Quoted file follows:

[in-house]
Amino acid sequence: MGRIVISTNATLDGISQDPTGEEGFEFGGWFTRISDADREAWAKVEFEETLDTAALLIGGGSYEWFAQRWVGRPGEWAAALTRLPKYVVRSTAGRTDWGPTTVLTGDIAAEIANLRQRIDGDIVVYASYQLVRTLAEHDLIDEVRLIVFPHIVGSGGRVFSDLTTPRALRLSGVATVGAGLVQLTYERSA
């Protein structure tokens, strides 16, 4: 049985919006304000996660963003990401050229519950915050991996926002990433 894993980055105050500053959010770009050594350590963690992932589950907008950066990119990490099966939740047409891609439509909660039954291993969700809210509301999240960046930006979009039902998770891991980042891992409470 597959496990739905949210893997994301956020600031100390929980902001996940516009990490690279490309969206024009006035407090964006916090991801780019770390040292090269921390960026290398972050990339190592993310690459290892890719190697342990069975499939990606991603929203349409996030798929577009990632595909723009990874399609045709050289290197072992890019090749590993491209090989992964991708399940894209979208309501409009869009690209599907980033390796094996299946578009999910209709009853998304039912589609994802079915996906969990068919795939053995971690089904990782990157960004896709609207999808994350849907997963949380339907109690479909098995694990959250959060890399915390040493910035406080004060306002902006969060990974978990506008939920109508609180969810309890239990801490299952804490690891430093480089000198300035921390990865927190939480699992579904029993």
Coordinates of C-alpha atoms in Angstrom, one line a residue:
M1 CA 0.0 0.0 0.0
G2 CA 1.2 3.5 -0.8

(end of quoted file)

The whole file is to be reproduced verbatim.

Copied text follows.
[in-house]
Amino acid sequence: MGRIVISTNATLDGISQDPTGEEGFEFGGWFTRISDADREAWAKVEFEETLDTAALLIGGGSYEWFAQRWVGRPGEWAAALTRLPKYVVRSTAGRTDWGPTTVLTGDIAAEIANLRQRIDGDIVVYASYQLVRTLAEHDLIDEVRLIVFPHIVGSGGRVFSDLTTPRALRLSGVATVGAGLVQLTYERSA
């Protein structure tokens, strides 16, 4: 049985919006304000996660963003990401050229519950915050991996926002990433 894993980055105050500053959010770009050594350590963690992932589950907008950066990119990490099966939740047409891609439509909660039954291993969700809210509301999240960046930006979009039902998770891991980042891992409470 597959496990739905949210893997994301956020600031100390929980902001996940516009990490690279490309969206024009006035407090964006916090991801780019770390040292090269921390960026290398972050990339190592993310690459290892890719190697342990069975499939990606991603929203349409996030798929577009990632595909723009990874399609045709050289290197072992890019090749590993491209090989992964991708399940894209979208309501409009869009690209599907980033390796094996299946578009999910209709009853998304039912589609994802079915996906969990068919795939053995971690089904990782990157960004896709609207999808994350849907997963949380339907109690479909098995694990959250959060890399915390040493910035406080004060306002902006969060990974978990506008939920109508609180969810309890239990801490299952804490690891430093480089000198300035921390990865927190939480699992579904029993």
Coordinates of C-alpha atoms in Angstrom, one line a residue:
M1 CA 0.0 0.0 0.0
G2 CA 1.2 3.5 -0.8